The other day, Tom Barnes, who once gave out 872 high-fives in a single hour, stood on a street corner in downtown Boston, doing his best to drum up business.
As the hordes of morning commuters made their way down Tremont from Park Street Station, striding past in their business casual, Barnes greeted them with fist-bumps, high-fives, and not-so-subtle suggestions that they would be wise to head 50 or so yards down an adjacent street and have themselves a cup of Boston Brewin Coffee.
“Best coffee in Boston!” he called, as a wave of people walked past.
“You know we have the best coffee in Boston, right?” he asked another passerby.
Marketing to the millions of American coffee drinkers is big business. Starbucks has its green-and-white cups and 25,000-plus locations worldwide. Dunkin’ Donuts has celebrity pitchmen Rob Gronkowski and David Ortiz.
And Boston Brewin has Barnes, a one-man advertising campaign.
“There’s not many people,” he explains, between greeting would-be customers on a recent morning, “that don’t know me.”
Barnes is 45, with close-cropped hair, tattoos, and an electric longboard that carries him downtown every morning from his home in Jamaica Plain. He is a man of average build and colorful language, the kind of guy who says things like, “The greatest thing about coffee is it doesn’t care about what color you are, or what religion you are — coffee brings us together.”
Since opening his small shop at 45 Bromfield St. in 2011, he has become a staple at the top of the block, where for two to three hours each weekday morning he cajoles passersby to ditch their chain coffee in favor of his shop’s organic version.
If you have walked past this area between the hours of 7 and 10 a.m., then you’re no doubt familiar; for some, he has become as much a part of the downtown terrain as panhandlers and delayed trains.
Over the years, Barnes has carried a bugle and held Free Hug Mondays, during which he once gave out 323 hugs in a single morning. Until recently, he set up a sandwich board next to him, upon which he scribbled out quirky slogans urging people to patronize his out-of-the-way shop.
These days, most passersby greet him with familiar smiles. Some ask for selfies. Barnes’s favorite movie is the 1993 Bill Murray film “Groundhog Day,” and he considers himself something of a real-life Phil Connors, making a point to pick up pieces of people’s daily lives each day he occupies his corner.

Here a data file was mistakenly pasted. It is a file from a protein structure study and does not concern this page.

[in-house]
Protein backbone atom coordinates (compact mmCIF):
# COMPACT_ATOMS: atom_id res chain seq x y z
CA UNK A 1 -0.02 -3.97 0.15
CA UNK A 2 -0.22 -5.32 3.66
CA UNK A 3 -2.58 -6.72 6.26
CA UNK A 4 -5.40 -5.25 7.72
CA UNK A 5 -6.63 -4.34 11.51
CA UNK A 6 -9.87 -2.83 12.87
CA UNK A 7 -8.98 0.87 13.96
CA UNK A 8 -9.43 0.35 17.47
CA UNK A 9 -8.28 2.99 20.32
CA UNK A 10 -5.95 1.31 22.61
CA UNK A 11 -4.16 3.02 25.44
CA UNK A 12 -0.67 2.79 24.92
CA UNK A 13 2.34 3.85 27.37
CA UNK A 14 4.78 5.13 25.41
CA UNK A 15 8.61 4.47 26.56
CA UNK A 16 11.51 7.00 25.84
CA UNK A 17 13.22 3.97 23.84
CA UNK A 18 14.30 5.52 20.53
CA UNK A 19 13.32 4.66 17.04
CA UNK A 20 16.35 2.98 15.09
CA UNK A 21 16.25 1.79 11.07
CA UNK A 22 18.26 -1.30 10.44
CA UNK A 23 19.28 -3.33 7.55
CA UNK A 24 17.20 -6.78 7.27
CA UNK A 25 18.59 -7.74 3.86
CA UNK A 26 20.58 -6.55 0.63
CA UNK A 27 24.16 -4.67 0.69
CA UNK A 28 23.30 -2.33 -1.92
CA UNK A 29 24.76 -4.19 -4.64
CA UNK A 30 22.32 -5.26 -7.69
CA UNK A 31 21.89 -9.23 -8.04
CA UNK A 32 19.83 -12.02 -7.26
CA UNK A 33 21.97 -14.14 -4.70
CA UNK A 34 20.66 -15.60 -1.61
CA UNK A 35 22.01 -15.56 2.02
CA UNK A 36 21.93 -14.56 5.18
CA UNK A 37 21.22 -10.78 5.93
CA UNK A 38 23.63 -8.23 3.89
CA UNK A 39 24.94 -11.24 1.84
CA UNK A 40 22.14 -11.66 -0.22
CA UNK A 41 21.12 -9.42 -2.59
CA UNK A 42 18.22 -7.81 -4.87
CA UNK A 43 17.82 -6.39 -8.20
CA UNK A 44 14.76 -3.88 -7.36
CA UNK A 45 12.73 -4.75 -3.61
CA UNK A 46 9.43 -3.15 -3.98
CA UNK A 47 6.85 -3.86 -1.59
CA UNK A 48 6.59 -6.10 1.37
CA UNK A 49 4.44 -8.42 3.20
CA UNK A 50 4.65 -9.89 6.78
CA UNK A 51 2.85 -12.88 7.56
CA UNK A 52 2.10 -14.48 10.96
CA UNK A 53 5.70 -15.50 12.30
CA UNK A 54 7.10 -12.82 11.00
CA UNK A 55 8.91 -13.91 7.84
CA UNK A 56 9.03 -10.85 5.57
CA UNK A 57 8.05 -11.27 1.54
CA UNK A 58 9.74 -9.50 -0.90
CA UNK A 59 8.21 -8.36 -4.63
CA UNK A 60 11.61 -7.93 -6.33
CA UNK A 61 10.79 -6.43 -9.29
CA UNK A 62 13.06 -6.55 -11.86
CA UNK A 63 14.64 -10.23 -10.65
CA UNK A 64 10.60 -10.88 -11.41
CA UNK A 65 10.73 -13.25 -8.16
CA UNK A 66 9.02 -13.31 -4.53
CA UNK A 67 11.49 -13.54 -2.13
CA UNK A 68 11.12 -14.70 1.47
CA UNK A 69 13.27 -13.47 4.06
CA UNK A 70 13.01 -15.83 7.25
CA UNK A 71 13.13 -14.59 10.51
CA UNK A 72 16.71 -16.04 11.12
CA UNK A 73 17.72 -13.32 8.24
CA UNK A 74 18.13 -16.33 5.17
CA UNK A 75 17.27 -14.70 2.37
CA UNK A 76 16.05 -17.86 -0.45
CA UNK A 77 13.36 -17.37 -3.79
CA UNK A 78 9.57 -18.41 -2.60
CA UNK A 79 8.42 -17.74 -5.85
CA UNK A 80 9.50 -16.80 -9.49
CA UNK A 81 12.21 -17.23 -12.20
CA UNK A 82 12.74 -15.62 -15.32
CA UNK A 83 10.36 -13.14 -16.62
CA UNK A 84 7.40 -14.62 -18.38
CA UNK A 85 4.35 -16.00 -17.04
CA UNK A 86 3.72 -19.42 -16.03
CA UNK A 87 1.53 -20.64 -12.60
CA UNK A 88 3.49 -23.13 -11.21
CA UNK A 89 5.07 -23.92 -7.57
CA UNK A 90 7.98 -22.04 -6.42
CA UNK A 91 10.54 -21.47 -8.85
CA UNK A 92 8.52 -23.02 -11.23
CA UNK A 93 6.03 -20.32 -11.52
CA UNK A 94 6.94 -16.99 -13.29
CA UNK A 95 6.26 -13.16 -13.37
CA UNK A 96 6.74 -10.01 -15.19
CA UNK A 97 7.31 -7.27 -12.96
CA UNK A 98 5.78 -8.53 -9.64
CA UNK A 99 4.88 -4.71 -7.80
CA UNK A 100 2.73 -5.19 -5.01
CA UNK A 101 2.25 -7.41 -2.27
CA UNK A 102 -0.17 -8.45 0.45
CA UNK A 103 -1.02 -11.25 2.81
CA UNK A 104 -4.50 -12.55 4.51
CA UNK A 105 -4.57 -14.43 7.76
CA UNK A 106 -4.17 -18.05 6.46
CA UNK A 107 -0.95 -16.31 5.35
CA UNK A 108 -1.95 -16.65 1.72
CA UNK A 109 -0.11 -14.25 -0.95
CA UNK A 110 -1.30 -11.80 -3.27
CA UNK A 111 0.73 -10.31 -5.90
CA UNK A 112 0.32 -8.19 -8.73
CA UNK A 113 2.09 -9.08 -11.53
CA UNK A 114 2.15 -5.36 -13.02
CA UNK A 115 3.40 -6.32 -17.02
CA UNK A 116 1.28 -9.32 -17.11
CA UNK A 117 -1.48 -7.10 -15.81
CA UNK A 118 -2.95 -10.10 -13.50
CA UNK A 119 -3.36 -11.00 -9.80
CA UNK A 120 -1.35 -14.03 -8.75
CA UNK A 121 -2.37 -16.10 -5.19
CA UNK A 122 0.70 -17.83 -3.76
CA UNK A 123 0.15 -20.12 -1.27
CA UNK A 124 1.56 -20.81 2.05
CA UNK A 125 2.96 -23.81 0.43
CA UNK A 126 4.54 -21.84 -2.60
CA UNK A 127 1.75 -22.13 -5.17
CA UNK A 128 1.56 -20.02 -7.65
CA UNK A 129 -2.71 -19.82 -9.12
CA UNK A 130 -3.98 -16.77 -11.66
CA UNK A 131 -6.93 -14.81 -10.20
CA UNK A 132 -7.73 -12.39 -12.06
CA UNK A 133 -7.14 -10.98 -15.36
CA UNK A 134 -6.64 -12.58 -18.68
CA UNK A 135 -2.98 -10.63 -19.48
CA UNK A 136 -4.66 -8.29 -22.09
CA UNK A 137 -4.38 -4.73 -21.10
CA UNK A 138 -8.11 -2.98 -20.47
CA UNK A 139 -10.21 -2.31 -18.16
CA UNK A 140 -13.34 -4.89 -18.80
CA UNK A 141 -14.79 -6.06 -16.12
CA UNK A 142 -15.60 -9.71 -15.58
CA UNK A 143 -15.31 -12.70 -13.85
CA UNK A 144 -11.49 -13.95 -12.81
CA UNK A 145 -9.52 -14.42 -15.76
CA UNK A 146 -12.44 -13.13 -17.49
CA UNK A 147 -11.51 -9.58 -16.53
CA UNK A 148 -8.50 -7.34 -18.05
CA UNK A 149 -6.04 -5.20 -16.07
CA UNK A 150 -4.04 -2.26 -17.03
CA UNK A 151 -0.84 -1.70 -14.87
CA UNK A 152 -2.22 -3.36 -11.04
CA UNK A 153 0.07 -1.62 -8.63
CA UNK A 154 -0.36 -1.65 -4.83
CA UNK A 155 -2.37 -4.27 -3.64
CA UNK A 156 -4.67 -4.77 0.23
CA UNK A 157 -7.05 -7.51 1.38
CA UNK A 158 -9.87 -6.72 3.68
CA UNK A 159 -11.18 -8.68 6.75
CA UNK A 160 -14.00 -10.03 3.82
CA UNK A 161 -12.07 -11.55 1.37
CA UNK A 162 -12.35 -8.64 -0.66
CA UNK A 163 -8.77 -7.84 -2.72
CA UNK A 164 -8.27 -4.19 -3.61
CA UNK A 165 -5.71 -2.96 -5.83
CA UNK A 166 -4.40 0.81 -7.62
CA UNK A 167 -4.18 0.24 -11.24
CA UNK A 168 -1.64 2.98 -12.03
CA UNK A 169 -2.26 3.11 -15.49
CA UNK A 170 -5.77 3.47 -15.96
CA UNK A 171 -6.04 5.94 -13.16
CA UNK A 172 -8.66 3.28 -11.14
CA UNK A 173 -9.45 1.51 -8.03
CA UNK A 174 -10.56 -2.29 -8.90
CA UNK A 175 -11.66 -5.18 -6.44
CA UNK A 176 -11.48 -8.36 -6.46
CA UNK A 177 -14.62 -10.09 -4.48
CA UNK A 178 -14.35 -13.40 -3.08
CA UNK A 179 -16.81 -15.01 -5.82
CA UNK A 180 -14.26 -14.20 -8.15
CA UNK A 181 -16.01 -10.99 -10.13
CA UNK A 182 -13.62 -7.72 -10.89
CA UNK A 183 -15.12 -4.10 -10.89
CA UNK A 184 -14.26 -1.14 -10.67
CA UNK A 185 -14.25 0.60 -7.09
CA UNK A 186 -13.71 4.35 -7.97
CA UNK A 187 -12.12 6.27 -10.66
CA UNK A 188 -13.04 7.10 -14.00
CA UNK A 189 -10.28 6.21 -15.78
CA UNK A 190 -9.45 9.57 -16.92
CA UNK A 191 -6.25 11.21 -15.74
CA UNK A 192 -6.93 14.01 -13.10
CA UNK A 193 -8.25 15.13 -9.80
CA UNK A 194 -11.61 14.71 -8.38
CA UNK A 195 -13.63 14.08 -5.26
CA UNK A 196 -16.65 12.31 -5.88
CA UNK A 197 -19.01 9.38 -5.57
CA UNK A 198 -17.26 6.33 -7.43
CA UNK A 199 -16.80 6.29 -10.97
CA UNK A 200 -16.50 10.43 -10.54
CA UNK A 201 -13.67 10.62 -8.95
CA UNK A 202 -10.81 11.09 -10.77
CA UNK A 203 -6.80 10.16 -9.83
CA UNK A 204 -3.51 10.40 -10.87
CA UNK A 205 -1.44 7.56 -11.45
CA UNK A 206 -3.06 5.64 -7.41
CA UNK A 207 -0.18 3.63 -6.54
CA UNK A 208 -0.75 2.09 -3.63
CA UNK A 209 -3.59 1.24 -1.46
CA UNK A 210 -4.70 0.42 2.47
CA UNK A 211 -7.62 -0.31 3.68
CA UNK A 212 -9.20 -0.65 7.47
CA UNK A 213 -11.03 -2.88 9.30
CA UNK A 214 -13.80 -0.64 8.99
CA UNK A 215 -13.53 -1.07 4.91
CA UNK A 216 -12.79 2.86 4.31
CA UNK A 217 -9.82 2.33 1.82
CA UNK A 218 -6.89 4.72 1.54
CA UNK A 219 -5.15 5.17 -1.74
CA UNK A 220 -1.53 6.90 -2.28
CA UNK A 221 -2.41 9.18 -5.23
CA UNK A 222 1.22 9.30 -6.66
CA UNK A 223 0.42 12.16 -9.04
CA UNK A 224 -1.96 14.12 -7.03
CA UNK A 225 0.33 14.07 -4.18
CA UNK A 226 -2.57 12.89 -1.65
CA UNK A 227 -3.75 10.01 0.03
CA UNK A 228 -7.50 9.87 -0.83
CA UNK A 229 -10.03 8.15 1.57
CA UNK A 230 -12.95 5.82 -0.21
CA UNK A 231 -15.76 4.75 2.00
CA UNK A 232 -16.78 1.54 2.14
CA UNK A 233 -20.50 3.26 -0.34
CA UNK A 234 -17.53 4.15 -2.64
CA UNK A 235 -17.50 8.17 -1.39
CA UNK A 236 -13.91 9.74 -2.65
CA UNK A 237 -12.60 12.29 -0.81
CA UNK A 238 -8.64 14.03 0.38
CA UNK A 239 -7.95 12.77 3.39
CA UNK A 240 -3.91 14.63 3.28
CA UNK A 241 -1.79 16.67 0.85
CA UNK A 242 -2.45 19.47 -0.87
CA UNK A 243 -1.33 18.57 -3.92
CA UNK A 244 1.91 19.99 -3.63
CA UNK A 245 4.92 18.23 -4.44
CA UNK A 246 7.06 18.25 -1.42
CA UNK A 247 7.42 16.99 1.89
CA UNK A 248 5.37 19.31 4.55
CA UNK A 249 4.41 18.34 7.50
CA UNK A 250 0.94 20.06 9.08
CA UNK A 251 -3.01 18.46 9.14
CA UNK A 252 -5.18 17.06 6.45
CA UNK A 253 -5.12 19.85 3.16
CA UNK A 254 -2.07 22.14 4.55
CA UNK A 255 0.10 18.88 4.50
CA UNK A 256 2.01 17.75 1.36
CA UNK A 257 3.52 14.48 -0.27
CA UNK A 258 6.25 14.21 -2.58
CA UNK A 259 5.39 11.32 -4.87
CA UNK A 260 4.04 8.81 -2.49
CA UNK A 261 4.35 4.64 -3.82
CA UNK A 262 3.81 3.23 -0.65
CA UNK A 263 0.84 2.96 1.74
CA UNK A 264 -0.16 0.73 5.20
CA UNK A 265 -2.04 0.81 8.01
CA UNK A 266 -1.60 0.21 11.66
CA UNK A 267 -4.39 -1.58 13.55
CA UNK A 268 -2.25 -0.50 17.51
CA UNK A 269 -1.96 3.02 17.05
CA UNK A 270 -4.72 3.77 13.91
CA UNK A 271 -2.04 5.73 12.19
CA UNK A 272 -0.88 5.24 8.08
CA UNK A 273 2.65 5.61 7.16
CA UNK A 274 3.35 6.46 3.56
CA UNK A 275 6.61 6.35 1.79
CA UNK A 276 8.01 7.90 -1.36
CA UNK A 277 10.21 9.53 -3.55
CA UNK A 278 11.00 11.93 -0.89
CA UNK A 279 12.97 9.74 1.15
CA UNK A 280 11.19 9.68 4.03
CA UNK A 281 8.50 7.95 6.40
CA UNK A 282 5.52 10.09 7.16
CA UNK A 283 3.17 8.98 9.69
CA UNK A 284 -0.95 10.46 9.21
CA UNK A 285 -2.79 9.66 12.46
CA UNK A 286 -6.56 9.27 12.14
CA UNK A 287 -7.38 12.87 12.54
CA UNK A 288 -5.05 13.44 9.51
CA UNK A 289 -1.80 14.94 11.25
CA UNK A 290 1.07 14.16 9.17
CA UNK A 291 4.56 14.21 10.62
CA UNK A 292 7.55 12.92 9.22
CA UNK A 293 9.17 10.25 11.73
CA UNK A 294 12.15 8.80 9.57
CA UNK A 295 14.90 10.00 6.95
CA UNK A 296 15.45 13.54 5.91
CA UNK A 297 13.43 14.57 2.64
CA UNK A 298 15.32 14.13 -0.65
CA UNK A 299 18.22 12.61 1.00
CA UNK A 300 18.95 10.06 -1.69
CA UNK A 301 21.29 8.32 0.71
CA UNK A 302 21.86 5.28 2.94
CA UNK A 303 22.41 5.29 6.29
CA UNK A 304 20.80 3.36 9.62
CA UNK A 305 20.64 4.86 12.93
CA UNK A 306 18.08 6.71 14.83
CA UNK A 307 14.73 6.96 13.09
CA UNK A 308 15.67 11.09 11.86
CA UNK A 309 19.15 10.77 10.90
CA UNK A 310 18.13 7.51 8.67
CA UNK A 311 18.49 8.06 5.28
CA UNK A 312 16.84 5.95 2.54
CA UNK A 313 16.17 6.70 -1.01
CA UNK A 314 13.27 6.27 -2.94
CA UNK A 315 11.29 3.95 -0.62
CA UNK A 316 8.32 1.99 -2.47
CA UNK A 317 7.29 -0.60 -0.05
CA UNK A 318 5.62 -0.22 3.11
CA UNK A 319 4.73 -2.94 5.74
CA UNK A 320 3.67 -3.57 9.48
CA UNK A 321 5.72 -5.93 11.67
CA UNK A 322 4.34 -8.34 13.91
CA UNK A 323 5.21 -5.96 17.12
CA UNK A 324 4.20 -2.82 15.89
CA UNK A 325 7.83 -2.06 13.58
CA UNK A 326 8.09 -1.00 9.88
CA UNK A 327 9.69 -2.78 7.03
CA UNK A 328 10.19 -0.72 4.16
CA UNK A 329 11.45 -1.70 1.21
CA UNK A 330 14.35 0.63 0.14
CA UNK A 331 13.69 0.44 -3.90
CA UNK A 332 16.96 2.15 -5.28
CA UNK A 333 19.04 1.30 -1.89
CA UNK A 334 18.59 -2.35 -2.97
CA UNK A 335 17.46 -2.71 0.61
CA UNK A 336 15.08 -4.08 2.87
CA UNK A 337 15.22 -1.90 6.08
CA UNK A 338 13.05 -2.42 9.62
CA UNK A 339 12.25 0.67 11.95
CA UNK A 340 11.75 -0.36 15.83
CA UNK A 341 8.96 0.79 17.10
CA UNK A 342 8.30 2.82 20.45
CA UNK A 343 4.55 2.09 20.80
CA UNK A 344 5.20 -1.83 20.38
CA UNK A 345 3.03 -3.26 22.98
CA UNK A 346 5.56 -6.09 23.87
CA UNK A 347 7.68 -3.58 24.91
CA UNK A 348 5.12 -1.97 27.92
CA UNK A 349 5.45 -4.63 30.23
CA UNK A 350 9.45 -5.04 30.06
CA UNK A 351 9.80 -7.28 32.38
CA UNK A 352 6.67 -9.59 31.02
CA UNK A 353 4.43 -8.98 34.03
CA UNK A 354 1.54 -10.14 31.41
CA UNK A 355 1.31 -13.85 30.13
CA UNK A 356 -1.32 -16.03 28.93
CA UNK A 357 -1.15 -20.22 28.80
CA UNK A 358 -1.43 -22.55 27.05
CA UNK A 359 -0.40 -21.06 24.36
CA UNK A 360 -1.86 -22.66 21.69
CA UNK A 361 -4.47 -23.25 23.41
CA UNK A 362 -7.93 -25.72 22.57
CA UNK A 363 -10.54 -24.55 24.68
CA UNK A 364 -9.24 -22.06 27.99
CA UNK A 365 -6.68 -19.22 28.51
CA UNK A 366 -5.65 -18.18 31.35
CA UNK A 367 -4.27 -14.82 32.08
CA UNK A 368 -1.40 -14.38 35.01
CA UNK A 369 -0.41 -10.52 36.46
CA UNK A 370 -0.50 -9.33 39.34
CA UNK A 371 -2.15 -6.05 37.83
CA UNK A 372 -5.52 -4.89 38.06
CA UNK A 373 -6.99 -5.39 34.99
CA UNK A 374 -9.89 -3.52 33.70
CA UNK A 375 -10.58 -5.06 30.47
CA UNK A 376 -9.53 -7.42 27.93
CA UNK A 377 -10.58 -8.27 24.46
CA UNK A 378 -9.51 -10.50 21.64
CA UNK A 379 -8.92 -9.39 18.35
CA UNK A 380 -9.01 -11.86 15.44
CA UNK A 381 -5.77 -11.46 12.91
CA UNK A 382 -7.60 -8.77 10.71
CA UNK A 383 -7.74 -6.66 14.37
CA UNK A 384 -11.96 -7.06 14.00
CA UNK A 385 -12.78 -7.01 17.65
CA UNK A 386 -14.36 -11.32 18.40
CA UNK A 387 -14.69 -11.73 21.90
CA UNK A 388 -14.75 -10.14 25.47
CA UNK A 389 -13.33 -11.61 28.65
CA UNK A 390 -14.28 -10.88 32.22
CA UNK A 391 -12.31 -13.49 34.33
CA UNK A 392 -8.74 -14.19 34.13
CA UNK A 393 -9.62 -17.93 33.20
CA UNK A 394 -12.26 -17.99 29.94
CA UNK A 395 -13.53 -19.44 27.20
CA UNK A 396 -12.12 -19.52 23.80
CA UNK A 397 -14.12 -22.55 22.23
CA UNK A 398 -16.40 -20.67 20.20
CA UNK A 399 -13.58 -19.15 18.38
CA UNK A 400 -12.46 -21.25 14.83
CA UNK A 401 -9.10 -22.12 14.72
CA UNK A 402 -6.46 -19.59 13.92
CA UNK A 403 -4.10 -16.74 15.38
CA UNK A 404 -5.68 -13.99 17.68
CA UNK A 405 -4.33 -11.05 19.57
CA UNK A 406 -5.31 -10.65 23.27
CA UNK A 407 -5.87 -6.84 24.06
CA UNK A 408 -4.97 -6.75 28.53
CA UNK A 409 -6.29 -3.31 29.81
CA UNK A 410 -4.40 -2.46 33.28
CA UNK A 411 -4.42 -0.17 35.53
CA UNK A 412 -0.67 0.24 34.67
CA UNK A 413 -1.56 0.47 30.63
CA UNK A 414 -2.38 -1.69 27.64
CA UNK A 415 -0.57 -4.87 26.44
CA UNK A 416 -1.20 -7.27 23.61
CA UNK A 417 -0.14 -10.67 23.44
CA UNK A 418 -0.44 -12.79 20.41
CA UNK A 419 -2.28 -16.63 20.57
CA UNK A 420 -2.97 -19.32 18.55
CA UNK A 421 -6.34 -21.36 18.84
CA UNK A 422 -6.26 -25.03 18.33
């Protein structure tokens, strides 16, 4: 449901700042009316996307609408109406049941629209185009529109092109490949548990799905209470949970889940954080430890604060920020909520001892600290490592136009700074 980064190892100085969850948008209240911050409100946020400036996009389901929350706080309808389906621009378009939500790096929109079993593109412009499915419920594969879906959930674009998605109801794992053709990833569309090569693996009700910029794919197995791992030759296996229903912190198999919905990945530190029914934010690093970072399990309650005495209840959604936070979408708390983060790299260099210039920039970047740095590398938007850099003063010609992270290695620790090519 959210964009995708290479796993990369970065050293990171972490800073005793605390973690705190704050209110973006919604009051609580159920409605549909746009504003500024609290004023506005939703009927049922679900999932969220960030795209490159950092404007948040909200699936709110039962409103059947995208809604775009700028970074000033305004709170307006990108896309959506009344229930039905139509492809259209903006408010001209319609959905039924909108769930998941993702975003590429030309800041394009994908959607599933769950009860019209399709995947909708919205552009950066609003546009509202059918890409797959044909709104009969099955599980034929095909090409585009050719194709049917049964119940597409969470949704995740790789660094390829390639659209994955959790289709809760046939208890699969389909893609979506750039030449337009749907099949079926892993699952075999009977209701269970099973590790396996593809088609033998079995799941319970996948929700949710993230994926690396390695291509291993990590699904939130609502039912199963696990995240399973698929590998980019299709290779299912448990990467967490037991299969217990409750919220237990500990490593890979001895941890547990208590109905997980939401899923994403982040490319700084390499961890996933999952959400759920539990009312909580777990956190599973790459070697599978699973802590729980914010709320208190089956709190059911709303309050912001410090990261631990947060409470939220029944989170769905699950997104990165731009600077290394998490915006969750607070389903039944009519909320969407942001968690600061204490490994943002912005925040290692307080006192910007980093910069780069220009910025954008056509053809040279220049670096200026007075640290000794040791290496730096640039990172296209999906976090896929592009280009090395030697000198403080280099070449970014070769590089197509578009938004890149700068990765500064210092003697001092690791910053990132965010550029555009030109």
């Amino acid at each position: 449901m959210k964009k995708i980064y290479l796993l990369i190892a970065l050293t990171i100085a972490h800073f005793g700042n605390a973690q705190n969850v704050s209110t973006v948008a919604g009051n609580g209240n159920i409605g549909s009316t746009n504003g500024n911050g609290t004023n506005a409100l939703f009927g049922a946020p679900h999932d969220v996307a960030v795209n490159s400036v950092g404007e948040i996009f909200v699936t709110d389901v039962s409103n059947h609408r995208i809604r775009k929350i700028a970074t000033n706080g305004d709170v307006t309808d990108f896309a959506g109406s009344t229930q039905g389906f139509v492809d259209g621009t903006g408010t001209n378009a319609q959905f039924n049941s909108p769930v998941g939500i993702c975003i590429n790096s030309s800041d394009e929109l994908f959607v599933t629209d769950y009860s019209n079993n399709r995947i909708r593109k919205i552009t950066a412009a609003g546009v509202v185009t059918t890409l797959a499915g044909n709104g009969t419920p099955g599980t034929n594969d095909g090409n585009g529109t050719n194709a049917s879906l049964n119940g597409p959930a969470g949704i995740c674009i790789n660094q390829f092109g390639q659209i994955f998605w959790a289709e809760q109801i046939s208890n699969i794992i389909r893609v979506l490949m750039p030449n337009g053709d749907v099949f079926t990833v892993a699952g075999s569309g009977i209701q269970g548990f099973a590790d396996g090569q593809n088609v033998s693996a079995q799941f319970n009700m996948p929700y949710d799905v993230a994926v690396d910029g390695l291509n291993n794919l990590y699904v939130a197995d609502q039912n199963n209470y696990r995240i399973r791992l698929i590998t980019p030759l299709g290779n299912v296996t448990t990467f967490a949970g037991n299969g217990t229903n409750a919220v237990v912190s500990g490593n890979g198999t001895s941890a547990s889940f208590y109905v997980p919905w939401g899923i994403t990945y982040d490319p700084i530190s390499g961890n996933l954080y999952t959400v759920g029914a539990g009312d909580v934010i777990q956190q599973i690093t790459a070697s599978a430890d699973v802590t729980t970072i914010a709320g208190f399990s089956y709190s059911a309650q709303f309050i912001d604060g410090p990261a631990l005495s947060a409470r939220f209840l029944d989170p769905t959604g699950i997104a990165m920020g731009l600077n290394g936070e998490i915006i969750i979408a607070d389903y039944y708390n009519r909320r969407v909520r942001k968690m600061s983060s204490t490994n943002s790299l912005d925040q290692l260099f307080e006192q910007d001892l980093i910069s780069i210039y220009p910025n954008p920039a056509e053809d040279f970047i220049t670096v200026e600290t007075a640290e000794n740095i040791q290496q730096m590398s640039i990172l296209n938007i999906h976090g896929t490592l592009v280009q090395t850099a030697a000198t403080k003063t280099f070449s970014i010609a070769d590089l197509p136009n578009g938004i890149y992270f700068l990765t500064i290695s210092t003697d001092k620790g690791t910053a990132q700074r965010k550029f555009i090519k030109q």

“Michelle!” he says, as a business woman strolls past. “Have a great Thursday!”
“Why are you late today?” he asks another young woman, who quickly admits that she slept in.
When a middle-aged woman approaches, he says, “This lady had cancer. She’s finally clean of it.”
The customers, for their part, return the love. Some go out of their way to greet him in the mornings, and on those occasions they patronize a rival coffee shop, they seem genuinely apologetic.
At one point last Thursday morning, a guy with a fancy haircut walked past, smiling sheepishly as he carried a Dunkin’ Donuts cup.
“I’m getting a sandwich!” he assured Barnes, preemptively, pointing toward his shop.
“Get the coffee!” Barnes replied.
Still, surviving in a sea of established competitors isn’t an easy task. Since Boston Brewin opened, two other coffee shops have opened on the same block: Marliave Espresso Bar at 10 Bosworth St., and Ziggy’s Coffee Bar, which opened last year at the corner of Tremont and Bromfield.
Unlike his shop, which is a tiny 127 square feet and tucked into a hard-to-find bit of storefront on Bromfield Street, Ziggy’s is a kind of coffee palace, complete with a spacious dining area, trendy sign, and a menu stocked with things like Lobster Benedict and $6 fruit bowls.
It might not be a coincidence, then, that Barnes stations himself just upstream from Ziggy’s each morning, reaching the waves of people exiting Park Street Station before they reach other coffee purveryors, and urging them to hang a right on Bromfield and head toward Boston Brewin.
And so it went on a recent morning, as he greeted hundreds of people on their way into the office.
By 10 a.m., however, the foot traffic had slowed to a trickle, and Barnes grabbed his coffee cup from the sidewalk and began the slow walk back down the hill toward the relative loneliness of the shop, where he’d spend the next six or so hours working behind the counter.
Until the next morning, anyway, when he’d be right back on the sidewalk, peddling coffee one fist-bump at a time.